We recently did a blog explaining the nuances of football in North Korea, and another on the man who is possibly their best player. In June we’re planning a trip to watch the most successful North Korean club side, April 25th, take on Hang Yuen – the current champions of Taiwan.
Football in North Korea, much like it was during the Eastern Bloc period, does not have independent football clubs. All teams are owned by different state organs, such the army’s ‘April 25th’ club, for example.
At the top of the North Korean football pyramid is the DPR Korea Premier Football league, which consists of 13 clubs. Below this is the DPR Korea League 2.
Unlike in the Soviet Union, where players were ‘amateur’, players in the top league of the DPRK receive a salary just for playing football.
Most Successful club – April 25th
April 25th are affiliated with the Korean People’s Army (one of two clubs that are), and are the most successful club in the country with an official 18 national championships. Officially they are located in Nampo, but frequently play in Pyongyang. This is particularly true for the AFC Cup; for cup games they play at the May Day Stadium, which is the biggest stadium in the world.
Challengers: Ryomyong Sports Club
Ryomyong Sports Club were runners-up to April 25th in the 2017-2018 season, and thus were the second entrant from the DPRK into the 2019 AFC Cup. They were eventually knocked out on penalties by Tai Po of Hong Kong. They play their matches at Kim Il Sung stadium, although they are known to play games at the Yanggakdo stadium on occasion.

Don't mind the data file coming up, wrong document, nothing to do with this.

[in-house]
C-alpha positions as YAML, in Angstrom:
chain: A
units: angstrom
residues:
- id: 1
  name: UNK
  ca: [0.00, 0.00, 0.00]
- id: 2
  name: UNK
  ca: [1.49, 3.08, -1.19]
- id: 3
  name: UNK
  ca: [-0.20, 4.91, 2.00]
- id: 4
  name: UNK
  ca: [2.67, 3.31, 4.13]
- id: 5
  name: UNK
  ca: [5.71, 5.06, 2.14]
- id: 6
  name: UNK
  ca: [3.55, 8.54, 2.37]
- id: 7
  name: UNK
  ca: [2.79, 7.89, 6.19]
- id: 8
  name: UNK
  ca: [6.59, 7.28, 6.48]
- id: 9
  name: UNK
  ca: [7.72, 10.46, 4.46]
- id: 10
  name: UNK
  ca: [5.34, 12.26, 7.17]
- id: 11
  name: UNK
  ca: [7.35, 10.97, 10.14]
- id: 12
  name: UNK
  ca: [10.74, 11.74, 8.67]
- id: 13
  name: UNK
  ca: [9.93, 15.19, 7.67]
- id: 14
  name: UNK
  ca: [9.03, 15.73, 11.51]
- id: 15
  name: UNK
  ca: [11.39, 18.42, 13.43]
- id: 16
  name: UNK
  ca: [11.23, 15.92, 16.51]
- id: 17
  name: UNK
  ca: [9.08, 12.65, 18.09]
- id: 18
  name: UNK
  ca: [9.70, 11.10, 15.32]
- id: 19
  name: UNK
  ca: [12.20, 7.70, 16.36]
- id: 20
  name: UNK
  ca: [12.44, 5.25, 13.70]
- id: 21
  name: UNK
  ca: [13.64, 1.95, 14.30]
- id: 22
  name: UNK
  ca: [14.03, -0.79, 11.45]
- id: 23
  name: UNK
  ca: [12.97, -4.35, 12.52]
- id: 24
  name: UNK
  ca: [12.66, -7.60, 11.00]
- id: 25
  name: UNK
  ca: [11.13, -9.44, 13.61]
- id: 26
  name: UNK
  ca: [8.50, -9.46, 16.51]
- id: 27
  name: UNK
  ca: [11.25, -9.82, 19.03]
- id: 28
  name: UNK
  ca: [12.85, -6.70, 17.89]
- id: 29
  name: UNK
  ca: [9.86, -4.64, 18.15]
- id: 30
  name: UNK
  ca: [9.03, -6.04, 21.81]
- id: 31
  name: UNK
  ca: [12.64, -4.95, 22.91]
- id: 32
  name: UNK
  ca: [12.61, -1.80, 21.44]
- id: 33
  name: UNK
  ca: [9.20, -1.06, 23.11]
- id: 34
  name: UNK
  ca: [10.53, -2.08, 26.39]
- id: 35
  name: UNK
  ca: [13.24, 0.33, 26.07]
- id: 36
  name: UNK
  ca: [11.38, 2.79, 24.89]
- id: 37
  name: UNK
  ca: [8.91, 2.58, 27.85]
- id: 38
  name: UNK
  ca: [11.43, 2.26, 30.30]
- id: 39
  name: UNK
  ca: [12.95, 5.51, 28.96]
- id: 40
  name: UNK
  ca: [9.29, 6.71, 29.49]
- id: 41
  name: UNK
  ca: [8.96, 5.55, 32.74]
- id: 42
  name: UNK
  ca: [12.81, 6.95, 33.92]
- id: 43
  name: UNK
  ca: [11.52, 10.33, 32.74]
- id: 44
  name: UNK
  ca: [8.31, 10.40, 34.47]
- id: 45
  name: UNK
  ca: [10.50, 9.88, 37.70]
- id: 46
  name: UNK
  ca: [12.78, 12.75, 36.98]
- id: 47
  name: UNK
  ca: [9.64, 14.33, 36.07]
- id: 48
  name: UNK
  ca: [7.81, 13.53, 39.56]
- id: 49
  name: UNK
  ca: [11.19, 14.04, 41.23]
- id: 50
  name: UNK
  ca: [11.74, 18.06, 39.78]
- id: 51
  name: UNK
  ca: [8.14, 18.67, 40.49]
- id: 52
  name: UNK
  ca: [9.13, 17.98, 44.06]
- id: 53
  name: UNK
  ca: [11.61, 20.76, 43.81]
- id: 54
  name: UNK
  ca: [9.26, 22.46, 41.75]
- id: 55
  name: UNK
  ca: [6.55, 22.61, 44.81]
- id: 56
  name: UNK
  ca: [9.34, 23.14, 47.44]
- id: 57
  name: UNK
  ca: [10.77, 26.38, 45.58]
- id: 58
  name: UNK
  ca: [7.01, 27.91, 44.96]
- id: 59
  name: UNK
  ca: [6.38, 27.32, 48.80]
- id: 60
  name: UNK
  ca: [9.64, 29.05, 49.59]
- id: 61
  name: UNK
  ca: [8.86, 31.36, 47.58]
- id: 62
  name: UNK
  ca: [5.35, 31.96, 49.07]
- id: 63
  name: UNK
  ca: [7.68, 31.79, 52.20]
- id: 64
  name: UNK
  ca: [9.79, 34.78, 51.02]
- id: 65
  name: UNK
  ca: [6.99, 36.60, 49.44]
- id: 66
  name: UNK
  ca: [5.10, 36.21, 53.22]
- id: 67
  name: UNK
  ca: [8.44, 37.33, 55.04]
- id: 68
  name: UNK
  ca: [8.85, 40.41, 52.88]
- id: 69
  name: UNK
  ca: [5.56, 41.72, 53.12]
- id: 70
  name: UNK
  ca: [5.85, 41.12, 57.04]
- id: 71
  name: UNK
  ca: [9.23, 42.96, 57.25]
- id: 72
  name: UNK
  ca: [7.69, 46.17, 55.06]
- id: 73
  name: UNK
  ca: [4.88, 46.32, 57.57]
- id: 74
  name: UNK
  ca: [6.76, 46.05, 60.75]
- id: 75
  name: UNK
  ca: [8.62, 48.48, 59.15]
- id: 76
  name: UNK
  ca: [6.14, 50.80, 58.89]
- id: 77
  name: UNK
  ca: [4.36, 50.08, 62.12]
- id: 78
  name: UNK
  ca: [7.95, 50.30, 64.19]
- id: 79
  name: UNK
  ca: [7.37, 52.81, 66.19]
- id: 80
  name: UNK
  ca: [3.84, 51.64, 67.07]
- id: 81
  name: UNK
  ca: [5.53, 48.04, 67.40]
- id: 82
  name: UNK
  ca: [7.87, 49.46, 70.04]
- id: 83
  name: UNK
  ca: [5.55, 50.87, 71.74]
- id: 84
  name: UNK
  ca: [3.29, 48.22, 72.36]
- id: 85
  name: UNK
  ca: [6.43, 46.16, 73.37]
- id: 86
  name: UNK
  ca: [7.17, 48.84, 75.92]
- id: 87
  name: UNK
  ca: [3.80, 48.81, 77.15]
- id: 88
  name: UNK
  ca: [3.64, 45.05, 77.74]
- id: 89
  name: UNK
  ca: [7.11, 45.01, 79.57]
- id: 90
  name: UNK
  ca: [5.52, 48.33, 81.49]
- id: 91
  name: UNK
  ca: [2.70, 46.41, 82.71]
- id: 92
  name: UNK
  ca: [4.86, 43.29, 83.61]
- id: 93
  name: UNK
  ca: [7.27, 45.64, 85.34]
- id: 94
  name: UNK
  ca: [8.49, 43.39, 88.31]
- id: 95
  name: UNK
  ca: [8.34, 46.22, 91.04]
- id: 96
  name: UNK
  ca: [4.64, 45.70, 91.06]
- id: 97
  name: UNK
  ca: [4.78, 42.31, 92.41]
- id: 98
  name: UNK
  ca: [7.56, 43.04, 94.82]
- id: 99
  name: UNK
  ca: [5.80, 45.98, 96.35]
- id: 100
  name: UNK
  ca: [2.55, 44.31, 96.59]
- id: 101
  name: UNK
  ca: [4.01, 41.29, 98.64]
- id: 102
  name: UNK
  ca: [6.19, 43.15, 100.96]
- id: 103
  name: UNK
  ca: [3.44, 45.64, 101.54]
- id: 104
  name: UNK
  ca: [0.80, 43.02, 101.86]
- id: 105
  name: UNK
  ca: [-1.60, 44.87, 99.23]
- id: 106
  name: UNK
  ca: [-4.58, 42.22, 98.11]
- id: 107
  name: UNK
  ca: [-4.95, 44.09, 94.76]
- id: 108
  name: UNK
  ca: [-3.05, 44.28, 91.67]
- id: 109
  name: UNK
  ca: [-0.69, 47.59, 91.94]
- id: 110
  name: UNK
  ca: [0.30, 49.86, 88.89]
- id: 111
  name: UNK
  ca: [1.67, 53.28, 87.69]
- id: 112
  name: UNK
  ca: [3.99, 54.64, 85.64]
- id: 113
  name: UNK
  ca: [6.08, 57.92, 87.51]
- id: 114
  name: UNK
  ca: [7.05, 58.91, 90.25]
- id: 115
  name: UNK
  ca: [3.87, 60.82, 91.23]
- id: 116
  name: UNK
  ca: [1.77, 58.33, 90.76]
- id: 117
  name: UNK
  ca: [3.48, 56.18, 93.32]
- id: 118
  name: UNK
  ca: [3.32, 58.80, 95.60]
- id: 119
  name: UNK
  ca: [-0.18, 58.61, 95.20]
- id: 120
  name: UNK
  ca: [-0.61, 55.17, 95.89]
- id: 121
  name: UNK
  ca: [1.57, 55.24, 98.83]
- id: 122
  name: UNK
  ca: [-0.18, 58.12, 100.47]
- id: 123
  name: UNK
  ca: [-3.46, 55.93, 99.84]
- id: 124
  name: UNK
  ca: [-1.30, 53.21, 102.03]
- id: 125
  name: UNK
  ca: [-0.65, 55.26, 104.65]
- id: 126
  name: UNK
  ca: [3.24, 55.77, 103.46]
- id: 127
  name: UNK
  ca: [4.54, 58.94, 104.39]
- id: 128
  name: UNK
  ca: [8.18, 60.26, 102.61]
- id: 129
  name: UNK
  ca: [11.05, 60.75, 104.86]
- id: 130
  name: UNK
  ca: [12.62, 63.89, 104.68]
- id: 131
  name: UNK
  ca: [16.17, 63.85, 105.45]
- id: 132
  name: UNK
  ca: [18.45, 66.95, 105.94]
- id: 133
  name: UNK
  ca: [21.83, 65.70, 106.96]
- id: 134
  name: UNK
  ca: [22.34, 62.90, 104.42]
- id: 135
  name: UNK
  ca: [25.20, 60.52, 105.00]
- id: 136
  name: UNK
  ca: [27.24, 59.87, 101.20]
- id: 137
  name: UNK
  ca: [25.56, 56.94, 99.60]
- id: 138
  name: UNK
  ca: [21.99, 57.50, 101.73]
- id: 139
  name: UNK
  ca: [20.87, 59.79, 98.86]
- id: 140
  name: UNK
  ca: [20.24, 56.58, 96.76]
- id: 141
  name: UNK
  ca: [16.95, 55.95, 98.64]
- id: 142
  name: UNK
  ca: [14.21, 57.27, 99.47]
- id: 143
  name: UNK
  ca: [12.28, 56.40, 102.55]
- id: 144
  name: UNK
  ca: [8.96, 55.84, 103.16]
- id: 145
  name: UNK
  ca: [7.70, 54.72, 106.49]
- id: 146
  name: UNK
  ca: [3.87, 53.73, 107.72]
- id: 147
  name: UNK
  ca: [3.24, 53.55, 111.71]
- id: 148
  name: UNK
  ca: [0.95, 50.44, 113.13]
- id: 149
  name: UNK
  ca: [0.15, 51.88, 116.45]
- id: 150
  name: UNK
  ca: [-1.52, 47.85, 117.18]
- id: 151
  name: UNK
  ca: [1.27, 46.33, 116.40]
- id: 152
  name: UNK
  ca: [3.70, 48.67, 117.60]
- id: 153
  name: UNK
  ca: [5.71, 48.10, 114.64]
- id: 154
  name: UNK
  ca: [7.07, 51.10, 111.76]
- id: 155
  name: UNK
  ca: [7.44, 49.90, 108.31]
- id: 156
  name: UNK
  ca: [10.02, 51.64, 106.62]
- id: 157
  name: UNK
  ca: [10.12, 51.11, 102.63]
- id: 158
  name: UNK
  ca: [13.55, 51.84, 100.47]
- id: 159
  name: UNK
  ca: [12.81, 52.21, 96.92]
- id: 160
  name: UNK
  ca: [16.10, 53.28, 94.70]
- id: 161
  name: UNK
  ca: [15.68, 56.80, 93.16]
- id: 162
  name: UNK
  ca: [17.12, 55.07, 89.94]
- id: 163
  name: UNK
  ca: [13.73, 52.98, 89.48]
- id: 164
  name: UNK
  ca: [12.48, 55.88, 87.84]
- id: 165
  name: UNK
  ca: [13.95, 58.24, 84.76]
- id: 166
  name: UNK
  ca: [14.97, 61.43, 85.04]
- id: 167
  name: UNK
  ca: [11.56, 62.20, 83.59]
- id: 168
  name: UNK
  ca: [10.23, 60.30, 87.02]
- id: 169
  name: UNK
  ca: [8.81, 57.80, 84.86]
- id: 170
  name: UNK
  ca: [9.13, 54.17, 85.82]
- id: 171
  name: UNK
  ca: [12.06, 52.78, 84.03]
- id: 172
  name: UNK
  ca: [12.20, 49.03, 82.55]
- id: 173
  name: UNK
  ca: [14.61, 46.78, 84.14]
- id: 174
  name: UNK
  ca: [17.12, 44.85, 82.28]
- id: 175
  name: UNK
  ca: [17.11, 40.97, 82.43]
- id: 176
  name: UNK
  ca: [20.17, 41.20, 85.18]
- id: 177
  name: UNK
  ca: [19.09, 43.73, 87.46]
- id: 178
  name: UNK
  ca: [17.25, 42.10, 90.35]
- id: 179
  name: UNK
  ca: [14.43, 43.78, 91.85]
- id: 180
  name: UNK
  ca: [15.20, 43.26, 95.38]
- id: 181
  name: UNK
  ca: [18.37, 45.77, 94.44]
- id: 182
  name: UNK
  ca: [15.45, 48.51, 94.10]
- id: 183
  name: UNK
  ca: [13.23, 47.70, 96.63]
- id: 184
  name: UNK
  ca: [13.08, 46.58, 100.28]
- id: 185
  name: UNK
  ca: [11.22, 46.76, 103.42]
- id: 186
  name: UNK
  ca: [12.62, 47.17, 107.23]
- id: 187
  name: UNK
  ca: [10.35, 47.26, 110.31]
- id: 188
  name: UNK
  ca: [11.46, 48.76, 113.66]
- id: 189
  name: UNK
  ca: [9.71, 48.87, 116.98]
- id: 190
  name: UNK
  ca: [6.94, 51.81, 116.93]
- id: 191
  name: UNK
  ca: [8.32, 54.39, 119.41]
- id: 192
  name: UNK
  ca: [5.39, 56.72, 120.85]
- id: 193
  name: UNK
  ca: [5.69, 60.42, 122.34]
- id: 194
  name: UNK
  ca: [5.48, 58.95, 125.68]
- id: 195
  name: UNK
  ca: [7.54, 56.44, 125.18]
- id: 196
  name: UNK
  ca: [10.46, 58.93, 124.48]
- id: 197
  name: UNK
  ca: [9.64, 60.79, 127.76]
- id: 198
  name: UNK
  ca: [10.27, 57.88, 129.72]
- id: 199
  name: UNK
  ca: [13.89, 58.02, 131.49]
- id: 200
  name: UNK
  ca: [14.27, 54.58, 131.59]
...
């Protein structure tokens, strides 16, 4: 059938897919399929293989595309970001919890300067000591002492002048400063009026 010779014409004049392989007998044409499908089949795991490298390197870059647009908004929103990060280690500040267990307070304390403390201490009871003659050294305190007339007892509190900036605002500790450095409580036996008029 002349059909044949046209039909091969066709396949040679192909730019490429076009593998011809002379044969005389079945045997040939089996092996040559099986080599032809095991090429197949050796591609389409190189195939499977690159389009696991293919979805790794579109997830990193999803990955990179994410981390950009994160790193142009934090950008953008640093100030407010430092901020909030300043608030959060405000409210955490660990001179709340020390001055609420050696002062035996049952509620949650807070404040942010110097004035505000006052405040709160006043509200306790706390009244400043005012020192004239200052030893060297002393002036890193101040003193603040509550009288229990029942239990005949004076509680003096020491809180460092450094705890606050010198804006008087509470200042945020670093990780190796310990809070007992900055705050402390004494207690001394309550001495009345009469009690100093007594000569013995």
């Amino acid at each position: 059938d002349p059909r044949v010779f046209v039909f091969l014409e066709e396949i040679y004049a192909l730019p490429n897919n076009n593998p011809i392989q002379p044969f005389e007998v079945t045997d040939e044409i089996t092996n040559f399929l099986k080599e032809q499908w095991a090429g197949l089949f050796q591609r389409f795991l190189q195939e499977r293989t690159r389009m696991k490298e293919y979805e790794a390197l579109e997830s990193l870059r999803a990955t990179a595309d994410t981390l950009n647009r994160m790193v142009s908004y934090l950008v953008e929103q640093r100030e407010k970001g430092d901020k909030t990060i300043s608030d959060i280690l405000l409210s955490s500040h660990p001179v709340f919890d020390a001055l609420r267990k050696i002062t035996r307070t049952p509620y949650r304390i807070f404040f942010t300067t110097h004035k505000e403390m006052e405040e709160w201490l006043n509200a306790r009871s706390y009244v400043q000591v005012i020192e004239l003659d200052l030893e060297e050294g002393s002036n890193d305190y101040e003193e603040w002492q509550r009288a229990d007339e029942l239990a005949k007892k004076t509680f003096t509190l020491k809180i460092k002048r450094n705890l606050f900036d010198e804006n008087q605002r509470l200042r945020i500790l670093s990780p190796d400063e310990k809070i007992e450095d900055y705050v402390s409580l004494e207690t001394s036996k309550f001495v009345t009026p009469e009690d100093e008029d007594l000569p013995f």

My favorite club: Sobaeksu Sports Club
In 2013 I met the national B-team of North Korea on the train when they were returning from Thailand and the King’s Cup. Sobaeksu were, at the time, the national champions, so were sent as the representative side of North Korea. We partied a lot on the train! I convinced a few to become Arsenal fans, and my promise to them was I would support Sobaeksu. I like to keep my word.
Outside Pyongyang? Chandongja Sports Club are the main club from Chongjin, and they once won the league way back in 1989. Not all that much is known about them apart from that!
Amrokkang Sports Club are the oldest club in the DPRK, and in fact they are even older than North Korea, having been founded in 1947. They are located in the border city of Sinuiju and are affiliated with the Ministry Of Public Security.
That’s our guide to the North Korean club football scene, but to really make the most of things come join our tour to watch April 25th take on Hang Yuen..